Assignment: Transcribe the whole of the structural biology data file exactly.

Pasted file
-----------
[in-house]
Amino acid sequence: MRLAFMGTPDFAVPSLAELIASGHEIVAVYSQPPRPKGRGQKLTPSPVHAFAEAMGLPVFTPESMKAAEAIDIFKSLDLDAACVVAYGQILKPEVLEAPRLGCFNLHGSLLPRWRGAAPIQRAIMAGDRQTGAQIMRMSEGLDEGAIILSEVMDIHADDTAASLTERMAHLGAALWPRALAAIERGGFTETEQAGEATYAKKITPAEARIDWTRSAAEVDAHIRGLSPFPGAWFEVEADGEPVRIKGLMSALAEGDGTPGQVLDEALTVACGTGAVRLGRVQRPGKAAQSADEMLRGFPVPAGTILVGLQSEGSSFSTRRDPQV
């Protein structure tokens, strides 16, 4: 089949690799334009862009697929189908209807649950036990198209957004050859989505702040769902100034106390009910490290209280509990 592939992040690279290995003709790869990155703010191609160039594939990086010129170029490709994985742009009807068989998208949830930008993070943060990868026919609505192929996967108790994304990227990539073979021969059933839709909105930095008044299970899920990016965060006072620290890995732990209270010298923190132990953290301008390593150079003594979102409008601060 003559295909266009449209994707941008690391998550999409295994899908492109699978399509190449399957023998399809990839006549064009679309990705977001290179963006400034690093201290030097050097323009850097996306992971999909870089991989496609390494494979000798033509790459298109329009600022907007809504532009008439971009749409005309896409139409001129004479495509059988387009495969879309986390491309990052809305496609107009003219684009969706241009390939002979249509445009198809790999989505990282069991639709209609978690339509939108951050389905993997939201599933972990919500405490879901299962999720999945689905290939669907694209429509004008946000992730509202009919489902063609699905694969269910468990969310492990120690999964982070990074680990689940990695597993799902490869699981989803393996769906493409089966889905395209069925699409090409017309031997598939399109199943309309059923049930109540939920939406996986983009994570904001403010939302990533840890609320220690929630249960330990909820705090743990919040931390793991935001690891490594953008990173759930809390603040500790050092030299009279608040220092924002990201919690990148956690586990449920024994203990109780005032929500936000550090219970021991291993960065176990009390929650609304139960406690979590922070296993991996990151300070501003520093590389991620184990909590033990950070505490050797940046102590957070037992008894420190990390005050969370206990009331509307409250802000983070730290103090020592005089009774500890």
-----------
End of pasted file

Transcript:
[in-house]
Amino acid sequence: MRLAFMGTPDFAVPSLAELIASGHEIVAVYSQPPRPKGRGQKLTPSPVHAFAEAMGLPVFTPESMKAAEAIDIFKSLDLDAACVVAYGQILKPEVLEAPRLGCFNLHGSLLPRWRGAAPIQRAIMAGDRQTGAQIMRMSEGLDEGAIILSEVMDIHADDTAASLTERMAHLGAALWPRALAAIERGGFTETEQAGEATYAKKITPAEARIDWTRSAAEVDAHIRGLSPFPGAWFEVEADGEPVRIKGLMSALAEGDGTPGQVLDEALTVACGTGAVRLGRVQRPGKAAQSADEMLRGFPVPAGTILVGLQSEGSSFSTRRDPQV
């Protein structure tokens, strides 16, 4: 089949690799334009862009697929189908209807649950036990198209957004050859989505702040769902100034106390009910490290209280509990 592939992040690279290995003709790869990155703010191609160039594939990086010129170029490709994985742009009807068989998208949830930008993070943060990868026919609505192929996967108790994304990227990539073979021969059933839709909105930095008044299970899920990016965060006072620290890995732990209270010298923190132990953290301008390593150079003594979102409008601060 003559295909266009449209994707941008690391998550999409295994899908492109699978399509190449399957023998399809990839006549064009679309990705977001290179963006400034690093201290030097050097323009850097996306992971999909870089991989496609390494494979000798033509790459298109329009600022907007809504532009008439971009749409005309896409139409001129004479495509059988387009495969879309986390491309990052809305496609107009003219684009969706241009390939002979249509445009198809790999989505990282069991639709209609978690339509939108951050389905993997939201599933972990919500405490879901299962999720999945689905290939669907694209429509004008946000992730509202009919489902063609699905694969269910468990969310492990120690999964982070990074680990689940990695597993799902490869699981989803393996769906493409089966889905395209069925699409090409017309031997598939399109199943309309059923049930109540939920939406996986983009994570904001403010939302990533840890609320220690929630249960330990909820705090743990919040931390793991935001690891490594953008990173759930809390603040500790050092030299009279608040220092924002990201919690990148956690586990449920024994203990109780005032929500936000550090219970021991291993960065176990009390929650609304139960406690979590922070296993991996990151300070501003520093590389991620184990909590033990950070505490050797940046102590957070037992008894420190990390005050969370206990009331509307409250802000983070730290103090020592005089009774500890």